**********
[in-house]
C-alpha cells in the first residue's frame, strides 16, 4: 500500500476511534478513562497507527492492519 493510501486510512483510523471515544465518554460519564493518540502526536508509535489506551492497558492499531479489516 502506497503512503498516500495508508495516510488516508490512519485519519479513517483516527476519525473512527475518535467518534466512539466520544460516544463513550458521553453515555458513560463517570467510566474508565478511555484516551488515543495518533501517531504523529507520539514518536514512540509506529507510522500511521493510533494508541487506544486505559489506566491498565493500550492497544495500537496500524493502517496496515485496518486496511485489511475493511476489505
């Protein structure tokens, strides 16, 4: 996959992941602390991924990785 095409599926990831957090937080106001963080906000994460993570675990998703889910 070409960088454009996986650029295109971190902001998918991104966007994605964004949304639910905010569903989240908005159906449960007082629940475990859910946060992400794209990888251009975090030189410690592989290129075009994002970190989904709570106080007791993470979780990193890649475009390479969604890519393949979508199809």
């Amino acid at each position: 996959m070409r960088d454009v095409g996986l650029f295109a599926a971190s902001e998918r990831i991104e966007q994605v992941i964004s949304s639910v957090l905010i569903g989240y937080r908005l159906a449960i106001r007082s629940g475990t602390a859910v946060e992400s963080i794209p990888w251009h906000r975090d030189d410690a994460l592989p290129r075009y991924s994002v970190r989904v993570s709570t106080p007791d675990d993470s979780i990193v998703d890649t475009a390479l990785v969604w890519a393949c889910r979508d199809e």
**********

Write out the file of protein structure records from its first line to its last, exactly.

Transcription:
[in-house]
C-alpha cells in the first residue's frame, strides 16, 4: 500500500476511534478513562497507527492492519 493510501486510512483510523471515544465518554460519564493518540502526536508509535489506551492497558492499531479489516 502506497503512503498516500495508508495516510488516508490512519485519519479513517483516527476519525473512527475518535467518534466512539466520544460516544463513550458521553453515555458513560463517570467510566474508565478511555484516551488515543495518533501517531504523529507520539514518536514512540509506529507510522500511521493510533494508541487506544486505559489506566491498565493500550492497544495500537496500524493502517496496515485496518486496511485489511475493511476489505
């Protein structure tokens, strides 16, 4: 996959992941602390991924990785 095409599926990831957090937080106001963080906000994460993570675990998703889910 070409960088454009996986650029295109971190902001998918991104966007994605964004949304639910905010569903989240908005159906449960007082629940475990859910946060992400794209990888251009975090030189410690592989290129075009994002970190989904709570106080007791993470979780990193890649475009390479969604890519393949979508199809």
């Amino acid at each position: 996959m070409r960088d454009v095409g996986l650029f295109a599926a971190s902001e998918r990831i991104e966007q994605v992941i964004s949304s639910v957090l905010i569903g989240y937080r908005l159906a449960i106001r007082s629940g475990t602390a859910v946060e992400s963080i794209p990888w251009h906000r975090d030189d410690a994460l592989p290129r075009y991924s994002v970190r989904v993570s709570t106080p007791d675990d993470s979780i990193v998703d890649t475009a390479l990785v969604w890519a393949c889910r979508d199809e």